truthergw, on 18 November 2011 - 01:57 PM, said:
Pretty wide area there and you would likely have to do a bit of reading to get anything like a full appreciation of morale in French civilians. A quick summary might go like this. Army morale plummeted after Chemin des Dames and pacifist and pro-German factions fed off that. Petain for the army and The Tiger behind the lines both took strong and effective steps to counter sedition and raise morale. This started to take effect by late '17. By 1918, the civilian populations of all the belligerents were growing weary of the war. In France, it was felt that neither the nation nor the army could well sustain a major defeat. That view was also held in certain influential sectors in Britain. How deep the war weariness was has been a subject of debate. Some feel that Petain was correct while others feel that the French were more resilient than assumed. Germany gambled on French defeatism three times during the war, Verdun, Chemin des Dames and Kaiserschlacht and she was proven wrong each time. The French army and people rose to the challenge, met and overcame it. T o get a real idea of the subject, you should read some of the French political memoirs. President Poincare's War Memoirs for example.
Can you recommend any other titles besides political memoirs? I will definitely check them out, thanks for the tip.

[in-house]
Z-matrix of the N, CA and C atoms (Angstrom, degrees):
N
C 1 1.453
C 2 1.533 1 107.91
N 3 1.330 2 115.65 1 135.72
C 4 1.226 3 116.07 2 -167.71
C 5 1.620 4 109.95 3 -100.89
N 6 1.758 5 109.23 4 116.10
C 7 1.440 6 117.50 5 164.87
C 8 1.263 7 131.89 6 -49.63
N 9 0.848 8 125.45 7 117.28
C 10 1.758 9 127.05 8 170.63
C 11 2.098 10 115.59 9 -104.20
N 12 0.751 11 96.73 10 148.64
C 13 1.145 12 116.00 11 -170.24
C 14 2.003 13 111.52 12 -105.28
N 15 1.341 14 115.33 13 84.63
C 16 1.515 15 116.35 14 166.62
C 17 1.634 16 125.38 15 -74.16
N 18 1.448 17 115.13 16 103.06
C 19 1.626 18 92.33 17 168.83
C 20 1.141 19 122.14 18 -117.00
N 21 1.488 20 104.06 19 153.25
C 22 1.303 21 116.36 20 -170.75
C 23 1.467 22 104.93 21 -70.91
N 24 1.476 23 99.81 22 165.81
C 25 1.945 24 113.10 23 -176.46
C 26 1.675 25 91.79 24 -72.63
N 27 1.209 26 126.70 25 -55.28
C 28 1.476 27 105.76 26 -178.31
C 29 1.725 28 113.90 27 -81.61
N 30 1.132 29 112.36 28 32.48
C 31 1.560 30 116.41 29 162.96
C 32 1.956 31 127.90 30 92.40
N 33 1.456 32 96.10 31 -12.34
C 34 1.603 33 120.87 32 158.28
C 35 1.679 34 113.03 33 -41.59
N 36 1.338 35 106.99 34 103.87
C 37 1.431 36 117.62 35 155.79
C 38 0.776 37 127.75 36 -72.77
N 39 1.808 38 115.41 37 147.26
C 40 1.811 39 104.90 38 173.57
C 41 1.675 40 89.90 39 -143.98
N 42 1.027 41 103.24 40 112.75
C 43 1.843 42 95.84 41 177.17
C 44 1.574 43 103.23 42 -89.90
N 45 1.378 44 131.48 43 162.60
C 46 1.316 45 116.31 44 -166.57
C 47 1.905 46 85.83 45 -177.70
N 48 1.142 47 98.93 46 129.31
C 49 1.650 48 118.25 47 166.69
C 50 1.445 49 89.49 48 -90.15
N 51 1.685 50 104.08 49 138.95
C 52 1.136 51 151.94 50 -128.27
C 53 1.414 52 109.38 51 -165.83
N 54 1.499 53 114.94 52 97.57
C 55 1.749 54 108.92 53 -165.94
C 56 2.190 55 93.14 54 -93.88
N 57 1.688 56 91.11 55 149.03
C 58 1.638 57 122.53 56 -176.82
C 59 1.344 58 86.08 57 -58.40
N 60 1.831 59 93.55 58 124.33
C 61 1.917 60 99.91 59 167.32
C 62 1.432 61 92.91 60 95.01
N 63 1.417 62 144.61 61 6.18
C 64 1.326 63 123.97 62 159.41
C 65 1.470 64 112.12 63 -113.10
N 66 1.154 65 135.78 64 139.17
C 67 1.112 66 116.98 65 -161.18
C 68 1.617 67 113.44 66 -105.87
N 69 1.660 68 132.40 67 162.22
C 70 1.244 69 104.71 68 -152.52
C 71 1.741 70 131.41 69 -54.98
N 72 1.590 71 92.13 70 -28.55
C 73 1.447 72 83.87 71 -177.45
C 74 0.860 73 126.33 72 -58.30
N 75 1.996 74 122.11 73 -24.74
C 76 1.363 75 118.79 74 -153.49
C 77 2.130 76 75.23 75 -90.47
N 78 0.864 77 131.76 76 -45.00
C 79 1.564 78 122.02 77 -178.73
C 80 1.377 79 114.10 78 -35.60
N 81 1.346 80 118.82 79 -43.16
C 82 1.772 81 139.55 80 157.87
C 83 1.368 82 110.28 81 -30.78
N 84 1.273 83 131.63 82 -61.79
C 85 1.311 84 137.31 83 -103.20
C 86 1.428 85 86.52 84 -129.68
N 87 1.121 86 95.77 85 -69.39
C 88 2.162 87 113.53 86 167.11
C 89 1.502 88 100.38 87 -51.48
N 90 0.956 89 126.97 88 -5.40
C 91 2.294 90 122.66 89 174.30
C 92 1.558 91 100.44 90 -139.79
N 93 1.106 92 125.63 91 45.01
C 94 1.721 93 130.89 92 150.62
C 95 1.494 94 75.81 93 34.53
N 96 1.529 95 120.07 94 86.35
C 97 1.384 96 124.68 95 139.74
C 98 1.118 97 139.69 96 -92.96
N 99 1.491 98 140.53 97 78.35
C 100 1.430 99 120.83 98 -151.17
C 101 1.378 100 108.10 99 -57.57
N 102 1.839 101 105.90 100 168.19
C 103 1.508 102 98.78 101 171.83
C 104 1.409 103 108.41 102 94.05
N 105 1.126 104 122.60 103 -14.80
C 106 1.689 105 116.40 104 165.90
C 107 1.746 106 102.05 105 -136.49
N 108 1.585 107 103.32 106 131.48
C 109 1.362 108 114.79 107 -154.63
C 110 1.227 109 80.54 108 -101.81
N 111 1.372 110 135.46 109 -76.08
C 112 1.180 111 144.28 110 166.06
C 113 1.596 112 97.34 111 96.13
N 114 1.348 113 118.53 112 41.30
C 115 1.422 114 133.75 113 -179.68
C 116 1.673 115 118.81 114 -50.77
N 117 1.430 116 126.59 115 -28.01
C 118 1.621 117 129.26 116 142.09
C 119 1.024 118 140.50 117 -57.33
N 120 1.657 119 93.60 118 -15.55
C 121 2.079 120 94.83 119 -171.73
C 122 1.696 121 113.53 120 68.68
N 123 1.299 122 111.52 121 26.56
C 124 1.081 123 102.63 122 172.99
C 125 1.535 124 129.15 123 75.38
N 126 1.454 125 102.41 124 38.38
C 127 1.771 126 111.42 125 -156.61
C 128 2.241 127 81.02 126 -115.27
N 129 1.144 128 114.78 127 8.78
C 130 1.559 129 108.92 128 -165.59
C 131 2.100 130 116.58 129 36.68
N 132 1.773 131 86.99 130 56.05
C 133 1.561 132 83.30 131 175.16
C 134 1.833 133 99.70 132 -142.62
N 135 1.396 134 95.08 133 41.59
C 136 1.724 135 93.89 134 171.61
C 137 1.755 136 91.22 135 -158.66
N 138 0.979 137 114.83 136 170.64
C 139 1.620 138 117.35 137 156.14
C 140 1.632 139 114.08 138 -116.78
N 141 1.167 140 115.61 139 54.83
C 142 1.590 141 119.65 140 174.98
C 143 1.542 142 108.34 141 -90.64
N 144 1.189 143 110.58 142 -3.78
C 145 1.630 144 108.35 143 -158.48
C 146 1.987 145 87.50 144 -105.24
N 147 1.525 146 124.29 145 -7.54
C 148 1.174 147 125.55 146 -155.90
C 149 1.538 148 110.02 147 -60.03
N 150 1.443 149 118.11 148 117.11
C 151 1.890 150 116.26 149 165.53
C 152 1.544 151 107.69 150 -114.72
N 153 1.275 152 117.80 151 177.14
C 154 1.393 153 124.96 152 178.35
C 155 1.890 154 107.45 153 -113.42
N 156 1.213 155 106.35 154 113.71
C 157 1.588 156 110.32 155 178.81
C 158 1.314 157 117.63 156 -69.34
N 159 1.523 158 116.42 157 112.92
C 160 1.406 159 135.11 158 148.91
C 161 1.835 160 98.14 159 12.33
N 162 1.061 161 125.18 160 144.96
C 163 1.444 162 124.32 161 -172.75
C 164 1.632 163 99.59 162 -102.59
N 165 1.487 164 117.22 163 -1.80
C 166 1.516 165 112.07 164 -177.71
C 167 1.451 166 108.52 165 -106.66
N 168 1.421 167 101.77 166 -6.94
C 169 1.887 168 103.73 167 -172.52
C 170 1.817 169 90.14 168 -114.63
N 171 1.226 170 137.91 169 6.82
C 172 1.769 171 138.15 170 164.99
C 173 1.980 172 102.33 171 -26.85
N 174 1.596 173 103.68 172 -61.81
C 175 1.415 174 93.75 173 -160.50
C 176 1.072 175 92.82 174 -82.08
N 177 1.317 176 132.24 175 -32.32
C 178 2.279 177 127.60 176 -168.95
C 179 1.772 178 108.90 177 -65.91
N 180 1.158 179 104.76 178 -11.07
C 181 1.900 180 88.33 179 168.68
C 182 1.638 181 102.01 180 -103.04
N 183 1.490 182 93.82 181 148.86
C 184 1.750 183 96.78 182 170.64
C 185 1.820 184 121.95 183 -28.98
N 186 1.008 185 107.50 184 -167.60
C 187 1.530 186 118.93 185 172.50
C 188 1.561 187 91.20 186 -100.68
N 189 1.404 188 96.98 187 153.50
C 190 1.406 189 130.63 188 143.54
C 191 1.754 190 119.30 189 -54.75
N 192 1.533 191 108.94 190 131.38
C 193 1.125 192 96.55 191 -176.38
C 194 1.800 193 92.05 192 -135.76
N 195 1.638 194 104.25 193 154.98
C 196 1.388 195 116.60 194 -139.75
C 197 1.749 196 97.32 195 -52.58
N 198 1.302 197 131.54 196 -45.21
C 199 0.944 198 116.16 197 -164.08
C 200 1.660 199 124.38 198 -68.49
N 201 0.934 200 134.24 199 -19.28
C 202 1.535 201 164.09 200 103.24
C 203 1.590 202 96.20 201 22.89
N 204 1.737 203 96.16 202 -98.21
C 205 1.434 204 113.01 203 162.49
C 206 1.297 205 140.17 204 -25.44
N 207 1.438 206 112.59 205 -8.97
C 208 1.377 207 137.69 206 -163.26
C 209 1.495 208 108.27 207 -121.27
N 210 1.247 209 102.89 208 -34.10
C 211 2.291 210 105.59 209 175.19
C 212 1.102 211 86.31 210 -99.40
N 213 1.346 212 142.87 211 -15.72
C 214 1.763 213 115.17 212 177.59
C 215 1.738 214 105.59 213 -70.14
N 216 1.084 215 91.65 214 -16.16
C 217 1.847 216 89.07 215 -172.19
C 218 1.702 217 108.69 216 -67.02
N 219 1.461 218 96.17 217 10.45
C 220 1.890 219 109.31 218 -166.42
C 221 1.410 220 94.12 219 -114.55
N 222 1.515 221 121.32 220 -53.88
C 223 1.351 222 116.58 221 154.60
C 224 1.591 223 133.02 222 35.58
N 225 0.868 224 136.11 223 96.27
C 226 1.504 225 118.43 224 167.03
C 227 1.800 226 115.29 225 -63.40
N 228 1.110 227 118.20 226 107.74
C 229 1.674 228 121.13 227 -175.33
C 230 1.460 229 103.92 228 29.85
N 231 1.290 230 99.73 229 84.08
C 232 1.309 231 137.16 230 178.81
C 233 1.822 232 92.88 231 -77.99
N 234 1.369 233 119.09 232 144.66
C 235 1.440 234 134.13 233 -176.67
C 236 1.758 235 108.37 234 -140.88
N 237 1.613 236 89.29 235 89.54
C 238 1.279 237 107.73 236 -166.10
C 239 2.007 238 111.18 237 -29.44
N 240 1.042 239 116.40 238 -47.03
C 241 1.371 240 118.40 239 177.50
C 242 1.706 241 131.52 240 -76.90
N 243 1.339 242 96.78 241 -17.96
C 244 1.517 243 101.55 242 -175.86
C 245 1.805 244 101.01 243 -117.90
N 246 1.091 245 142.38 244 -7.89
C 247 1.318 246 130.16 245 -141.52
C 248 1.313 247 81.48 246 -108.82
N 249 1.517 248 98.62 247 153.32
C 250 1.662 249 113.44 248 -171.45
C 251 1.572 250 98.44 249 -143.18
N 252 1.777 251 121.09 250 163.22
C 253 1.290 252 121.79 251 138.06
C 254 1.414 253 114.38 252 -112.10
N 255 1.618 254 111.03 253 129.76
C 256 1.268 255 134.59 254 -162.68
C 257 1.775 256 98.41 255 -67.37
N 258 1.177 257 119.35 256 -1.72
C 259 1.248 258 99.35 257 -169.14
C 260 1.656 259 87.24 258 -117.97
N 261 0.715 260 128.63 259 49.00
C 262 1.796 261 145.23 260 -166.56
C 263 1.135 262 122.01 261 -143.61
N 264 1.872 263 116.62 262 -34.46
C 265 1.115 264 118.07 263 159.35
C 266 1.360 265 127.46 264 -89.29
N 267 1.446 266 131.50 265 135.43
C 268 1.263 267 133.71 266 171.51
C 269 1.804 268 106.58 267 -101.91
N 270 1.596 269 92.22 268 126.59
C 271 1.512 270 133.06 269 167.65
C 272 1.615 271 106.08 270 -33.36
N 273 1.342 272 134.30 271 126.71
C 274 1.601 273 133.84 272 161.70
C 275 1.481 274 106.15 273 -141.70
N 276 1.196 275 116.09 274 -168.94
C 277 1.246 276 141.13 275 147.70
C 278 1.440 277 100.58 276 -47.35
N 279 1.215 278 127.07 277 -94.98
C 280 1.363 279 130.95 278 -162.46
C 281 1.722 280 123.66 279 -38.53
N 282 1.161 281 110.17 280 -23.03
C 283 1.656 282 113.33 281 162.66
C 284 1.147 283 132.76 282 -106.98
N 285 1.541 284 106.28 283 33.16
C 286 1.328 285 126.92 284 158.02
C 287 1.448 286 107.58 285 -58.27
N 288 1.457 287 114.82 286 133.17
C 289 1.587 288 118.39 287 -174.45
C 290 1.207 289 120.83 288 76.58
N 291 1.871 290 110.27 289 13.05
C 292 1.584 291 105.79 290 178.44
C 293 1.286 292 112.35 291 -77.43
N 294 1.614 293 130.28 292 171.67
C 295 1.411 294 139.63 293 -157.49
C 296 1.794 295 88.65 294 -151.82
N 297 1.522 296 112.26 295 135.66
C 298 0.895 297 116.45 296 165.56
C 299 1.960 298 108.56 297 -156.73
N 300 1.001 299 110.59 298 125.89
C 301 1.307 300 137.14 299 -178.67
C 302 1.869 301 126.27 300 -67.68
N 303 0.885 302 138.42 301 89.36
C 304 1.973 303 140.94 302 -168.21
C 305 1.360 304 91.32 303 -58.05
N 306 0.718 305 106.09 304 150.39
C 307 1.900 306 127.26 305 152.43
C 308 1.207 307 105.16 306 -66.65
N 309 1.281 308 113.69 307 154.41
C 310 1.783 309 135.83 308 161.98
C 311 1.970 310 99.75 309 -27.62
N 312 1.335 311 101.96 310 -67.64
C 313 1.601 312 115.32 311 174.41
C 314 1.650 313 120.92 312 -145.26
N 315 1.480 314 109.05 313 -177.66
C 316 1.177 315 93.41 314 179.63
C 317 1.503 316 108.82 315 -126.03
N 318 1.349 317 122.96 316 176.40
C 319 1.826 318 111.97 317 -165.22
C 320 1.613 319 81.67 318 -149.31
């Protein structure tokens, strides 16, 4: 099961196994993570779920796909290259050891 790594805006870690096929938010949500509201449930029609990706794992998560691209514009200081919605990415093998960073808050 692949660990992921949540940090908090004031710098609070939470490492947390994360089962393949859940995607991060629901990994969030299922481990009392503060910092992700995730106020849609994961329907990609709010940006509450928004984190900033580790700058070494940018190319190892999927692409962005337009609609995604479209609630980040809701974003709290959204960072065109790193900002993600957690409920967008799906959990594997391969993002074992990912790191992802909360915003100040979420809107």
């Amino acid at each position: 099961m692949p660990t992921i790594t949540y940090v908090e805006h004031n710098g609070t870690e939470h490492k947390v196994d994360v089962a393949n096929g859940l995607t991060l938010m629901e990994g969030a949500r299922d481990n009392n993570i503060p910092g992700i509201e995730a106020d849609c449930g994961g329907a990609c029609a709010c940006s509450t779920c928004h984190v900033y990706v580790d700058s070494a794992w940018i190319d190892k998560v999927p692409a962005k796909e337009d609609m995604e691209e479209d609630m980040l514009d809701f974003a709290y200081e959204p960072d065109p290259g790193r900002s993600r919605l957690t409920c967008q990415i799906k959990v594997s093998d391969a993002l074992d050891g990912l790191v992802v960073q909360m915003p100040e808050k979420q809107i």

As to the three occasions you mention, Verdun was against the army to soften them up for follow on blows, not to break their morale; Chemin des Dames was a French, not German, offensive, so I fail to see how the Germans 'were banking on French defeatism' there, and Kaiserschlacht was a battle against the British, not the French, by design, because the Germans thought the French were the more dangerous foe.
Honestly, other than the war lasting so long and the French wasting so much manpower, the Germans never really banked on French defeatism at all. One can make an argument for Verdun, granted, but it was supposed to bleed them physically, not morally, at least in conception. The 1918 offensives were tactical flailing at the Allies to get them to surrender by separating and defeating them in detail militarily, not morally.
If anything there was not enough focus on the French morale in the German efforts, at least from the German army.